Sar Kheng, campaign in Battambang.
Reconstruction of the Phnom Penh-Battambang highway is nearly finished. The road
is now mostly paved, and the bridges are under construction, which makes for a more
comfortable ride from the capital to the country's number two city.
Five years on from the last general election it is not only the road that is smoother-the
atmosphere is less volatile too, says the chairman of the Provincial Election Commission
(PEC), Ham Mony.
He says there have been no complaints yet about violence, and feels this shows that
the country has reached a turning point where parties cooperate and abide by the
law. The only violations have been minor infringements of the code of ethics of the
National Election Committee (NEC), such as failing to ask permission before hanging
party banners. In short, he says: "I haven't noticed anything special in Battambang."
That's quite a change from June 1998, when Sam Rainsy Party (SRP) workers gathered
for a parade there received six parcels containing explosives that were wrapped and
presented like cakes.
But even though election-related violence is down, the province's number one Funcinpec
candidate, Nhiek Bun Chhay, hasn't forgiven the past. The senator still stands by
his statement, made six years ago after running for his life from Hun Sen's coup,
that the Prime Minister is "very cruel and worse than Pol Pot".
The former general in the Funcinpec armed forces is confident of success against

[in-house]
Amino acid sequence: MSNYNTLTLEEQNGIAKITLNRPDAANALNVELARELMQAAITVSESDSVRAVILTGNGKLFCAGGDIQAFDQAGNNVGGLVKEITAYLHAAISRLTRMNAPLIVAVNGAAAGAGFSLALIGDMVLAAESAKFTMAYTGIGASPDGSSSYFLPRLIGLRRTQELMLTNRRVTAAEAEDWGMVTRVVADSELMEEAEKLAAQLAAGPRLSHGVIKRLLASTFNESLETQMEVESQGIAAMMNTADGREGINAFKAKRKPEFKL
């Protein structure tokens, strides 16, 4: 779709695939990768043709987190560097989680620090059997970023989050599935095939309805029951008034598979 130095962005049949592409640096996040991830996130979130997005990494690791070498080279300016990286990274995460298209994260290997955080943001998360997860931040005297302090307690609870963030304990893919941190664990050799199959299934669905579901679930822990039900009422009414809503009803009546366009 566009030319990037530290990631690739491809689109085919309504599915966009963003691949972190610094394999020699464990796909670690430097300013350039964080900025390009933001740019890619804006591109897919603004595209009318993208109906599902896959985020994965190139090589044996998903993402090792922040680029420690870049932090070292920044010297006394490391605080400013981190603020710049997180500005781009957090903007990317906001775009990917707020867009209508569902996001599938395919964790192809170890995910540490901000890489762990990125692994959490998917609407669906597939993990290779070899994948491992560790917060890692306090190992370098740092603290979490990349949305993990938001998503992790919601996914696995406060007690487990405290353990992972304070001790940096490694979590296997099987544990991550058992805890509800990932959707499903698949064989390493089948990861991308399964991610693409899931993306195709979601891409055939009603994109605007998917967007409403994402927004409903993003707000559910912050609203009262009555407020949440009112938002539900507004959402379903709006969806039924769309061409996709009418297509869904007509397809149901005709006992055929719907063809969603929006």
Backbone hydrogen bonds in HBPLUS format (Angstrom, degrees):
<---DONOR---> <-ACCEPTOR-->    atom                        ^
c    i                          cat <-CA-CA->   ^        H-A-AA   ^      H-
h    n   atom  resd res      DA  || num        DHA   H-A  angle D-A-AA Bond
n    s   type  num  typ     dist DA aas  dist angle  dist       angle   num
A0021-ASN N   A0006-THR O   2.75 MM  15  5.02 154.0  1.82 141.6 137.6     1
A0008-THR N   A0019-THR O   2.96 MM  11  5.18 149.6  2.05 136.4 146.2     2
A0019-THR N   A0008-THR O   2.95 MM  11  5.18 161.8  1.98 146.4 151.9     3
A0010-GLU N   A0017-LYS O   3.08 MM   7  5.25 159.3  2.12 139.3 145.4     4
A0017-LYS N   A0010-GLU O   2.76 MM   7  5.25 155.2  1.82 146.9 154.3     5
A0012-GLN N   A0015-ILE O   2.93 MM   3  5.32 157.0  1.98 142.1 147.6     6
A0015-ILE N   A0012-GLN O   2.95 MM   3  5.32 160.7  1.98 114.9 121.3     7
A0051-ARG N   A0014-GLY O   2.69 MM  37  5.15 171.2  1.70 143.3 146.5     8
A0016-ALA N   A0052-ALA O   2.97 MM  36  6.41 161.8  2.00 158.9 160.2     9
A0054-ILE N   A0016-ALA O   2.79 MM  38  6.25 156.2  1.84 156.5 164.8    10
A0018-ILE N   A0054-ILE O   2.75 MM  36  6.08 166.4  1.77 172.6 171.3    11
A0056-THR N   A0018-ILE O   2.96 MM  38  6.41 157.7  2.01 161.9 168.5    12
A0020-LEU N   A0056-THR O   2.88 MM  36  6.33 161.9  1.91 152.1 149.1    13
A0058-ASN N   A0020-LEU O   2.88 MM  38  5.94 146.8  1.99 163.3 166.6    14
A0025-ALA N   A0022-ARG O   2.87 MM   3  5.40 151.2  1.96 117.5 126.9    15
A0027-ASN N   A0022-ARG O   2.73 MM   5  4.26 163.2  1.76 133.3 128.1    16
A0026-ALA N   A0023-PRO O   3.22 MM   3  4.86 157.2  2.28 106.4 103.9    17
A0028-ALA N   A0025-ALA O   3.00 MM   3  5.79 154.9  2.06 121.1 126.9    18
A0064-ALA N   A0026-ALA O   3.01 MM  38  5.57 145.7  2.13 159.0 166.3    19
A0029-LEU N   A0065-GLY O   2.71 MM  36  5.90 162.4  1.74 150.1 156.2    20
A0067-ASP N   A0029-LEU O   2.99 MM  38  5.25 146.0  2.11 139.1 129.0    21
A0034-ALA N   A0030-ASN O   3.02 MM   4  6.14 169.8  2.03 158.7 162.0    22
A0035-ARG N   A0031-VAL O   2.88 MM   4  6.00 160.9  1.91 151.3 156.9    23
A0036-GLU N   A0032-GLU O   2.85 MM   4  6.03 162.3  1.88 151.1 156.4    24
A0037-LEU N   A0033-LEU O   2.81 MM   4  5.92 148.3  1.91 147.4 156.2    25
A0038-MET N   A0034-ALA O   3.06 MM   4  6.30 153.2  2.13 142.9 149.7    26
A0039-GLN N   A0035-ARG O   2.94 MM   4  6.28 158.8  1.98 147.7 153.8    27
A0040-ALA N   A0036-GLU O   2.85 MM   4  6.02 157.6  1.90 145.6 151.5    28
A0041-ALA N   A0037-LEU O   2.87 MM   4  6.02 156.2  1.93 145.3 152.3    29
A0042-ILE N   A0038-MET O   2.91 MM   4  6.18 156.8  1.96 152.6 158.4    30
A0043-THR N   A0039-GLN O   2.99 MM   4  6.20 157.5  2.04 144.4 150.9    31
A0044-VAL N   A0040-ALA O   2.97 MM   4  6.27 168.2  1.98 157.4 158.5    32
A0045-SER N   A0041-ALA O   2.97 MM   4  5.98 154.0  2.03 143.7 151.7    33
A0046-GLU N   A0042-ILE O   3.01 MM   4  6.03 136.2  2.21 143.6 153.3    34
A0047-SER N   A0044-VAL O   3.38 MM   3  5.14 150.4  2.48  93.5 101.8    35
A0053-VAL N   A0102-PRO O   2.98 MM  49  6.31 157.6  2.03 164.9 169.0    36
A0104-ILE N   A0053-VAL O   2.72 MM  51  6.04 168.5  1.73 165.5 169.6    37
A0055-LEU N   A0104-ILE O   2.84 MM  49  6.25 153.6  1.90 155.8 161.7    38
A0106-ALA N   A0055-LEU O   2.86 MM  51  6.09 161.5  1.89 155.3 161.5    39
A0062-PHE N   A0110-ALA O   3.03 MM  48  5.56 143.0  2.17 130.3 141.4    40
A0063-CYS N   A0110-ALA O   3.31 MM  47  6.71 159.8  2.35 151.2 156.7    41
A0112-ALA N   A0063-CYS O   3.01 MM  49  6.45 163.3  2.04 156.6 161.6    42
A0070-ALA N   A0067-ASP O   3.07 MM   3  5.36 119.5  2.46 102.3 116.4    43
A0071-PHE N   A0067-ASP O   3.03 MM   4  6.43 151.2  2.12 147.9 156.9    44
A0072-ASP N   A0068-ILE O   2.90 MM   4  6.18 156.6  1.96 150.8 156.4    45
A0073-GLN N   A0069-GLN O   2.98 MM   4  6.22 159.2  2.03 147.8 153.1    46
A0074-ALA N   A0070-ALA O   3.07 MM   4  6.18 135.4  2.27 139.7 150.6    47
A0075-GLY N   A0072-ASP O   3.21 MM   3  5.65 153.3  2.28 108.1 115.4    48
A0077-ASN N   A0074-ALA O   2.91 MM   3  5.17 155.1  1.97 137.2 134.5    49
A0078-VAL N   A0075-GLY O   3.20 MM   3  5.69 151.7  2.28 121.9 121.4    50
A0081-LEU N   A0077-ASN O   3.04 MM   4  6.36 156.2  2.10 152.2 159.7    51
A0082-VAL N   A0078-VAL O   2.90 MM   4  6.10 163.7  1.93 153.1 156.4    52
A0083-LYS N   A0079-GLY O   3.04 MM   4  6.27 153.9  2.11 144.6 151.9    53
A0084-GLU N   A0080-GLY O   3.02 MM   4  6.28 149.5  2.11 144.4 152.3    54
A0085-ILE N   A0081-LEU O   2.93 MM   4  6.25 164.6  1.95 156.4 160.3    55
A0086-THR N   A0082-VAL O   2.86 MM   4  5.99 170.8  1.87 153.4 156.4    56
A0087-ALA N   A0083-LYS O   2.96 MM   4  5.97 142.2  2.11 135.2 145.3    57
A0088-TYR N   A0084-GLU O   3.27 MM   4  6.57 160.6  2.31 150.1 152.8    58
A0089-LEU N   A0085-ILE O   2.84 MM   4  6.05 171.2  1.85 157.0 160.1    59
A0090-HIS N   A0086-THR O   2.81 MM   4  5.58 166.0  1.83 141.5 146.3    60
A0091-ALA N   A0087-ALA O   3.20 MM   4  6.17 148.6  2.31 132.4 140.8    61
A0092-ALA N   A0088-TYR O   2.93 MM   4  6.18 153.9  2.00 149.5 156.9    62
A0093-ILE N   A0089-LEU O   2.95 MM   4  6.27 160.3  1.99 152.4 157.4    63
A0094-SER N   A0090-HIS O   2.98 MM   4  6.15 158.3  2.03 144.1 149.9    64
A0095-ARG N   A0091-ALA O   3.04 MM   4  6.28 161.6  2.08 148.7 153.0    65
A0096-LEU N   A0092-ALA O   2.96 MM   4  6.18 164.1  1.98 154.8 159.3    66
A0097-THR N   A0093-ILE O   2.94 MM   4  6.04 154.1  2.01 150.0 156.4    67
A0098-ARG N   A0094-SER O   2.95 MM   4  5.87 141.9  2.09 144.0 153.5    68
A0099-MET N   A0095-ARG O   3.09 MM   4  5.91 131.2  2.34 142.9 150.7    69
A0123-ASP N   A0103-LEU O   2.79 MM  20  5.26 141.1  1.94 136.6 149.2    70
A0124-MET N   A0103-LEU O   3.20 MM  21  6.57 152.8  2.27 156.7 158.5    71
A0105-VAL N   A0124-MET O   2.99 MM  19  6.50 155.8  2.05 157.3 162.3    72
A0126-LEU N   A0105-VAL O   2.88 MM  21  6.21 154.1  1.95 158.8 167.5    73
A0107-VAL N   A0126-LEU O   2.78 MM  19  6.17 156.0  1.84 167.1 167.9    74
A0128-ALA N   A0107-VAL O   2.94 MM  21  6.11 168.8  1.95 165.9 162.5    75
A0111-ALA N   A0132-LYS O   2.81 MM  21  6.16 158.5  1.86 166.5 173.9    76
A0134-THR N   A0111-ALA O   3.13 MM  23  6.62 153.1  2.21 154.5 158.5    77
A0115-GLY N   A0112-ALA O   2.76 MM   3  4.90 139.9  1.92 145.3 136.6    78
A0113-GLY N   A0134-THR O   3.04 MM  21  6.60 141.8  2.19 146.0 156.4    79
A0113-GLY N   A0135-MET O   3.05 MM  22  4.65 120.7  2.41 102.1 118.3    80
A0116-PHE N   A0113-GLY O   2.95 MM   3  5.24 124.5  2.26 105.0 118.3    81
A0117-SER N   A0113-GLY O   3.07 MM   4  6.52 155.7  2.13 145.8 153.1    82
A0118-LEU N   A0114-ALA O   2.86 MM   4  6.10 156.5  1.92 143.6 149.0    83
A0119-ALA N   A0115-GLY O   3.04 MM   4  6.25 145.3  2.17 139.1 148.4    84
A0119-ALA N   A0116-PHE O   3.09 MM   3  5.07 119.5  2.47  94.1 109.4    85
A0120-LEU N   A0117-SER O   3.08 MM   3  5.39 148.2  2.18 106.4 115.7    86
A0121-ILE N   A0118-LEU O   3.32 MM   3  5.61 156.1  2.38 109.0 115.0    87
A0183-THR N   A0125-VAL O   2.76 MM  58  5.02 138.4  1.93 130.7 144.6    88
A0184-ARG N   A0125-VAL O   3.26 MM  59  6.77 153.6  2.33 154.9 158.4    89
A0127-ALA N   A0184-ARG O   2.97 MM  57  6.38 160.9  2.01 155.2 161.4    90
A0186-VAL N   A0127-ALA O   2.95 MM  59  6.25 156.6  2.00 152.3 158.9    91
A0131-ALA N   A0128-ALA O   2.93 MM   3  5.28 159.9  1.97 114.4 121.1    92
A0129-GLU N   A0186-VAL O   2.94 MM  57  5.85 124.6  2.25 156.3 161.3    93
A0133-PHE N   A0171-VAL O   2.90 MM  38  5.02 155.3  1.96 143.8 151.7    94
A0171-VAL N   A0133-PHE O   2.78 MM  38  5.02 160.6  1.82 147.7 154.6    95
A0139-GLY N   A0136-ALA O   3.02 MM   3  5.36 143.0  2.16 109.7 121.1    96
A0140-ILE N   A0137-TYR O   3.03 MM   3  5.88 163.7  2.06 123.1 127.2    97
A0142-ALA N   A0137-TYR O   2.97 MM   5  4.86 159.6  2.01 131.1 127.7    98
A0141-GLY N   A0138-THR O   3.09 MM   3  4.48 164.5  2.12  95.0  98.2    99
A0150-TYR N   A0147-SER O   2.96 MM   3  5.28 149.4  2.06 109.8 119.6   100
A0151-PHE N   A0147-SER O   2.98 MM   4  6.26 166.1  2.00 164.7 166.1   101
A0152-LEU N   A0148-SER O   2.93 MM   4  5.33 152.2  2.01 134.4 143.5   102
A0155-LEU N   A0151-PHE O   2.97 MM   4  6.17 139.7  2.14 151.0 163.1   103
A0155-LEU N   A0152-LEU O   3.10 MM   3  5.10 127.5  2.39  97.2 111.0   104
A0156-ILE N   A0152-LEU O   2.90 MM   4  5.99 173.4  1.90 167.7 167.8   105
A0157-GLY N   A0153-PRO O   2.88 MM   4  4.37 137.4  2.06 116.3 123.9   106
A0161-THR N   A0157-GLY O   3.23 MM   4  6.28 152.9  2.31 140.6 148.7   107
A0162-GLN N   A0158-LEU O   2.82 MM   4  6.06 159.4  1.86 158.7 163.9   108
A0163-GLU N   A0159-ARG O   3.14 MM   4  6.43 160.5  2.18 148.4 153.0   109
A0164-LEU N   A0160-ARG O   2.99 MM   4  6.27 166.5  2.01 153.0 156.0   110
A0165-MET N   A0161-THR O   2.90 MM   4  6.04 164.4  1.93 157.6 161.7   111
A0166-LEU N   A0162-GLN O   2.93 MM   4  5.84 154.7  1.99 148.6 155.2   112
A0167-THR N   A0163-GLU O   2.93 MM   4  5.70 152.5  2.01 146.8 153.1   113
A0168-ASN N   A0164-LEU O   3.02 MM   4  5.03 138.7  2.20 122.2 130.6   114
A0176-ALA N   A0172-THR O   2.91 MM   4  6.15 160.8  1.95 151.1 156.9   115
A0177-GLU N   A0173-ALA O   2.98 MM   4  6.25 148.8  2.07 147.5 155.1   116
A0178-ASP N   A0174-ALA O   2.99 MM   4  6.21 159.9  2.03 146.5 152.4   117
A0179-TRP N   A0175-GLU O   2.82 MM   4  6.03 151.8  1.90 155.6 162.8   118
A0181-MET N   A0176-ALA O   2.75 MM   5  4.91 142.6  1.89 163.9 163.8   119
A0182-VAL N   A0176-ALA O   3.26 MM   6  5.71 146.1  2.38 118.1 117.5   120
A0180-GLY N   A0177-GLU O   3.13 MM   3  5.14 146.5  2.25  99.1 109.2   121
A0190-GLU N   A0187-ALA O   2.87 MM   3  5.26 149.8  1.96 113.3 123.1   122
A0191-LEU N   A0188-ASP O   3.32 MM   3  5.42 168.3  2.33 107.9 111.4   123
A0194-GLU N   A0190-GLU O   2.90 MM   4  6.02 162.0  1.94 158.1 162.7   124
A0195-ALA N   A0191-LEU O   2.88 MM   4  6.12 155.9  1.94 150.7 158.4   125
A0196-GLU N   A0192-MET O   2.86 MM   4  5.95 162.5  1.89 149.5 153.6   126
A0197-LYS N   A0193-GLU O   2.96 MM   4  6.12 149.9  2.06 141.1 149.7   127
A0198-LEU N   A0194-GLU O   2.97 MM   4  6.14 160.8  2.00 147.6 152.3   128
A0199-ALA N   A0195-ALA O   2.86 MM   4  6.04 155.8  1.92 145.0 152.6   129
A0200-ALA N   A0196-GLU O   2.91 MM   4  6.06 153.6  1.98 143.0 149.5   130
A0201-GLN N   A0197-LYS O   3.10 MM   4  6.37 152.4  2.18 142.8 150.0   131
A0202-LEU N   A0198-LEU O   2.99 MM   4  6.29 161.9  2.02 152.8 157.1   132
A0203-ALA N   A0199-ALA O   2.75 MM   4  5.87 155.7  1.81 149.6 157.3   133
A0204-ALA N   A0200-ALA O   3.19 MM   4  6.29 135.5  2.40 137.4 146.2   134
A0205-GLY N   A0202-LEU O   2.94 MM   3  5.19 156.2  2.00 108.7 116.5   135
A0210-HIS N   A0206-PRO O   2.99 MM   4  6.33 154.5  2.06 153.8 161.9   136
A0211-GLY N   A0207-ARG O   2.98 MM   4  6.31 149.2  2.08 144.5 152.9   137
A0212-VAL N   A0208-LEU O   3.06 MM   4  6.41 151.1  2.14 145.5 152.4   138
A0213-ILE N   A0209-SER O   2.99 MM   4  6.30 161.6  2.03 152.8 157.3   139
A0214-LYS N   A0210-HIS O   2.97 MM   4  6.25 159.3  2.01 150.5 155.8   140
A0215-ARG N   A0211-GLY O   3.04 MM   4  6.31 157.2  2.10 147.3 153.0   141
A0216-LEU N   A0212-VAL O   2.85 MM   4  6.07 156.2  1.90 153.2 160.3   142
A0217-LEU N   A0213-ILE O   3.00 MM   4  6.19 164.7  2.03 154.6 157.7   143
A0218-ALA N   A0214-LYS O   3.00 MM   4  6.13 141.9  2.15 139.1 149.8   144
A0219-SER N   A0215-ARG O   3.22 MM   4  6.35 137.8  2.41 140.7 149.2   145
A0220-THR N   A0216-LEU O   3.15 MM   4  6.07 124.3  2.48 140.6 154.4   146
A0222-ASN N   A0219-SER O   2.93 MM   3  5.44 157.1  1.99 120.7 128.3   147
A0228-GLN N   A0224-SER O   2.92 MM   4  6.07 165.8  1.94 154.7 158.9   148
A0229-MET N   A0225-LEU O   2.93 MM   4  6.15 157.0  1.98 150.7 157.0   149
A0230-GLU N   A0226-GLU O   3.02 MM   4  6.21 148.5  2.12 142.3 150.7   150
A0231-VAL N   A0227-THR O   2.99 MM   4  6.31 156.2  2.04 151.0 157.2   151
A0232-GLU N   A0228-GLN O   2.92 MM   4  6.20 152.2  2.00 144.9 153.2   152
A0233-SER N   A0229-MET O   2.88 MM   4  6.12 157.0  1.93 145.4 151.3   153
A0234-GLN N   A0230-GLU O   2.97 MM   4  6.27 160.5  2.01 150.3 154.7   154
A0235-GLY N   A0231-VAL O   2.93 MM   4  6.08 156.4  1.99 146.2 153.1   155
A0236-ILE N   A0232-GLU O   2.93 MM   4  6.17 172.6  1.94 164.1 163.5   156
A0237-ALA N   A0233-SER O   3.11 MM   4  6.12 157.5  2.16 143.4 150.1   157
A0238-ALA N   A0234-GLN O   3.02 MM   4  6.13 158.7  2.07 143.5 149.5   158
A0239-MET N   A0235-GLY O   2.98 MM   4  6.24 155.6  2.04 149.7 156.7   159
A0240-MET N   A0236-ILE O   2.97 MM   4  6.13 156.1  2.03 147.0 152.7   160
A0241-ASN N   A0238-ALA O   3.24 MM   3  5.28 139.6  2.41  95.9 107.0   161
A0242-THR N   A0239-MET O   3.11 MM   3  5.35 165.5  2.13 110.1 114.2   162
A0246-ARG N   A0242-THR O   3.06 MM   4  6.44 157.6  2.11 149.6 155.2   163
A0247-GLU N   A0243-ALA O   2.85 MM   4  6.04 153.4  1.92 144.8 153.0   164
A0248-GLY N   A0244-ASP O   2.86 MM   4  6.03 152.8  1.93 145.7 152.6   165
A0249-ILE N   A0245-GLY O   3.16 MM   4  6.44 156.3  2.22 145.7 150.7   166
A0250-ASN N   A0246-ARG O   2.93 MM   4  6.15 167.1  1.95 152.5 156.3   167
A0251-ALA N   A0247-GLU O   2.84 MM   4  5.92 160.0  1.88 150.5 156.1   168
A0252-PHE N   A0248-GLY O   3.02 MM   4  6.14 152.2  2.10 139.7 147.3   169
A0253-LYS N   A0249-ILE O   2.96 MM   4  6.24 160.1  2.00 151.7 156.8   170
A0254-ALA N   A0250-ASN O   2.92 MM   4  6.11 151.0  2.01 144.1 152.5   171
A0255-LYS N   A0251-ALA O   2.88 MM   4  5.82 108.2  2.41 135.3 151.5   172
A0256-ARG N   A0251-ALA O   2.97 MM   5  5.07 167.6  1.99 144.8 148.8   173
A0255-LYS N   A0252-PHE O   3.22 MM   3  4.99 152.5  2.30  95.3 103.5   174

another high profile candidate: Deputy Prime Minister Sar Kheng, who is leading the
Cambodian People's Party (CPP) ticket in the province.
However Bun Chhay grumbles that Sar Kheng's campaign methods violate the election
regulations. As he sits in Funcinpec's provincial office, the former general says
he has complained "everywhere" that the deputy prime minister tries to
"His only tactic is to give out money and rice everywhere, every day,"
Bun Chhay says. "[The CPP's] political platforms are not so clear-not on border
issues, not on immigration and not on corruption. He cannot talk about those three
issues. He has only money and rice to give out to people."
Vote-buying could well be the issue that lingers long after the polls close. Yin
Mengly, coordinator for human rights organization ADHOC, says his investigations
of election-related complaints reveal donations "everywhere" in Battambang.
The Law on Election of Members of the National Assembly states that a party can be
fined up to 25 million riel or have candidates or its candidacy canceled by the NEC
if it "offers incentives, in kind or in cash, in order to buy votes".
And while the CPP is singled out for giving the most rice and money, Funcinpec bestows
gifts on people who participate in its rallies, as does the opposition SRP, albeit
on a smaller scale.
"It is much more serious than in previous elections," says Mengly.
Despite the NEC's code of conduct stating that parties should avoid any sort of contribution
"to an institution, organization or individual during the election campaign",
as the Post pointed out last issue, many think the guidelines are ambiguous.
NEC spokesman Leng Sochea said in early July that the election body would decide
on a definition of vote-buying before polling day. But on July 17, he admitted that
would not happen.
"It's too late to collect a good definition now because election day is coming
soon," says Sochea. "We're barring people from giving money and materials
to voters ... but there are more questions: If a party gives money and materials
at its office, is that vote-buying or not?"